On August 30 1910 Baker ran a car for 201.6 miles on a single charge with a lead battery and later that year achieved 244-1/2 miles with an Edison battery. At the end of the run the lead battery was scrap but the Edison battery was nearly normal. One of the marketing advantages Baker used was the smaller amount of cells used in the batteries on his cars, making them less expensive, lighter more efficient vehicles than the competition.

In 1915 Baker merged with Rauch & Lang and in 1916 the Baker name was dropped for passenger cars.

http://www.mychurchgrowth.com/blog/category/1929-pontiac/

http://www.mychurchgrowth.com/blog/category/1929-pontiac/1929-vehicles/

http://www.mychurchgrowth.com/blog/category/1929-pontiac/1929-orphan-vehicles/

Comments off

1929 Stearns

Stearns 1898-1930
Frank Stearns was an early automotive pioneer in Cleveland, Ohio, building his first car as a student in 1896. The first production model from his Cleveland factory in 1898 was a gasoline-fuel buggy, with a one-cylinder engine (horizontal under the floor), a tiller for steering, wire wheels, and chain drive.

The Stearns above was photographed with Lilian Roth, who was a popular movie star of the day. She stared in the 1930 Marx Brothers comedy, Animal Crackers–One of my favorite Marx Brothers films in my collection of over 440 classic films. Notice the 1929 California dealer tag on the car.

Stearns Company manufactured luxury cars marketed under the brand names Stearns and Stearns-Knight. All the vehicle controls were located on the steering wheel. (Another not new idea.) My copy of the Stearns Knight brochure claims mechanical advantage no other car  of similar luxury can offer. The copy claims the more miles you put on this vehicle, it gains power and efficiency. No more valve-grinding and carbon cleaning annoyance. The armored wood-framed car weighed in at 2800 LB, seated six passengers, and sold for $3000.

Rick Robinson

The Automobiles of 1929

1929 Pontiac Restoration Project

Comments off

1929 Martin

Martin 1927-1932
The Martin was a midget car powered by a Cleveland motorcycle engine and selling for $200.00. It was air cooled and the radiator was only for looks. The 1929 Martin brochure advertised a $200.00 Midget Car that parks inside a box (garage). Yes, the weather proof shipping crate with hinged doors was proposed to be used as the garage. There are illustrations of this in the 1930 brochure. Selling price of the Martin was based on production of 2,000 units per day. The garage didn’t cost anything. The Martin weighed only only 600 pounds and could be rolled about with one hand. (Don’t try that with my 1929 Pontiac.) The interior was plain and practical. Though it was heavily advertised, they could not get people excited about it.

Rick Robinson

The Automobiles of 1929

Comments off

1929 Jordan

Jordan 1916-1931
Edward S. Jordan founded the Jordan Motor Car Company in 1916 in Cleveland, Ohio. The factory produced what were known as “assembled cars”, using components from other manufacturers. Jordan cars were noted more for attractive styling than for advanced engineering. While many automobile producers limited customers to a single color combination, Jordan automobiles were available in no less than three colors of red as well as more flamboyant color schemes. Jordan claimed, “Cars are too dull and drab.” He reasoned that since people dressed smartly, they were willing to drive “smart looking cars” too. Jordan went to an all-steel construction in the mid 1920s, some ten years before GM.

Rick Robinson

The Automobiles of 1929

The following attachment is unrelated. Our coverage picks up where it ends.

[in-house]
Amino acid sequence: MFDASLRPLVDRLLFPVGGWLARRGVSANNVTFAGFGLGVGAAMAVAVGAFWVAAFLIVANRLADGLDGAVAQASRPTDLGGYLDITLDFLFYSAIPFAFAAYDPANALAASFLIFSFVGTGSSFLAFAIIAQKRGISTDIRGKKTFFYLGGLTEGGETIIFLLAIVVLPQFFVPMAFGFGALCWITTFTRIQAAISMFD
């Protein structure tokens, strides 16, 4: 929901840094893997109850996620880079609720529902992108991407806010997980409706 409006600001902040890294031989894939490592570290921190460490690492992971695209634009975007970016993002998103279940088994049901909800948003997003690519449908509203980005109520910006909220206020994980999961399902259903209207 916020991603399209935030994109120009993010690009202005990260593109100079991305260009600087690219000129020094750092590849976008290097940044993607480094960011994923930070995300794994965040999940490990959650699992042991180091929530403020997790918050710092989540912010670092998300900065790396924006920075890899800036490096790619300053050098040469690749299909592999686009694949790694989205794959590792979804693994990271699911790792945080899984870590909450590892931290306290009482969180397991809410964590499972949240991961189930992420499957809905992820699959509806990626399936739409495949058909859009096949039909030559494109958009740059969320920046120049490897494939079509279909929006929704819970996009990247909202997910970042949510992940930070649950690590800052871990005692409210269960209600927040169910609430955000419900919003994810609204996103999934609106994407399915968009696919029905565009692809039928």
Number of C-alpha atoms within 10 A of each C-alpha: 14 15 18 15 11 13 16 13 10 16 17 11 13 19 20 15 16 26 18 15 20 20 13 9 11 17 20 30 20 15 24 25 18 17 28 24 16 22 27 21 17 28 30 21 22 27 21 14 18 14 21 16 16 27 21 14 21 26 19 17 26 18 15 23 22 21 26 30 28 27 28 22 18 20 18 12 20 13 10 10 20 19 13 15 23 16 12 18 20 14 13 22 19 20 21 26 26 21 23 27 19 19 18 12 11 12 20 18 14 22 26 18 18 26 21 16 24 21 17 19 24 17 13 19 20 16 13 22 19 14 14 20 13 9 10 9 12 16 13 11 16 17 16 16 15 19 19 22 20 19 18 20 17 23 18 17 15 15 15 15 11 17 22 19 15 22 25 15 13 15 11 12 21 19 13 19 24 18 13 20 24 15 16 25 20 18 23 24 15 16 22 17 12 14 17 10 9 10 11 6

1927 Jordan Dealership with Pontiac Oakland Dealership next door.



 

Comments off

1929 Hupmobile

Hupmobile 1908-1940
The Hupp Motor Company of Detroit, Michigan built Hupmobile. The Hupp Motor Company started building automobiles in 1908 and introduced their creation to the public at the Detroit Auto Show in February 1909. Production began with 500 cars built and sold the first year. The first police car for Detroit was a 1910 Hupmobile.

In 1928, Hupp Motor Car Co. bought the Chandler Car Co. buildings in Cleveland, Ohio, and from 1929 through 1936 Hupp produced automobiles at that site and in Detroit. In 1929, Hupp produced over 53,300 cars, making it their best year.

Hupmobiles were known for dependability, and a 1927 survey showed that over 40% of Hupmobile owners were repeat buyers. Another survey in 1937 showed that over 200,000 Hupmobiles were still licensed in the USA and 57% were still driven by their original owners. This survey also showed that more than 75% wanted to stick to Hupmobiles. The company’s idea to build a car in the working man’s price range, along with a strong commitment to quality, produced dependable, tough and durable automobiles through 1940. Below is a Hupmobile dealership from 1920. Notice the Mack truck dealer next store.

Rick Robinson

The Automobiles of 1929

http://www.mychurchgrowth.com/blog/category/1929-pontiac/1929-orphan-vehicles/

Comments off

1929 Chandler

Chandler 1913-1929
The Chandler Motor Company began production in July 1913 in Cleveland, Ohio by Frederick C. Chandler. The company built 550 cars that sold for $1,785.  While some companies purchased parts and assembled them, Chandler produced their own engines, chassis, and bodies. According to my copy of the sales brochure, Chandler used lighting and starting by Delco-Remy. Chandler bodies were built with an armored wood frame, like most cars built before all-steel bodies became the industry standard in the mid-1930s. (GM went to all steel in 1935.) Armored wood frame vehicles like the Chandler have survived in smaller numbers, since the fabric roofs incorporated tended to let the wood rot.

Chandler earned a reputation for being a very reliable vehicle. The success of the Chandler Motor Car encouraged Chandler to organize the Cleveland Automobile Co. in 1919. Sales, production, and profits declined for both companies in 1921. In 1926 the two auto companies consolidated as Chandler-Cleveland Motors Corp. Sales continued to drop and 1928 was the last year of production for the lower priced Cleveland. In December 1928 Chandler was sold to the Hupp Motor Car Corp. of Detroit. 1929 was the last production year for Chandler, since Hupp only wanted the factory to expand production of the Huppmobile.

Rick Robinson

The Automobiles of 1929

Comments off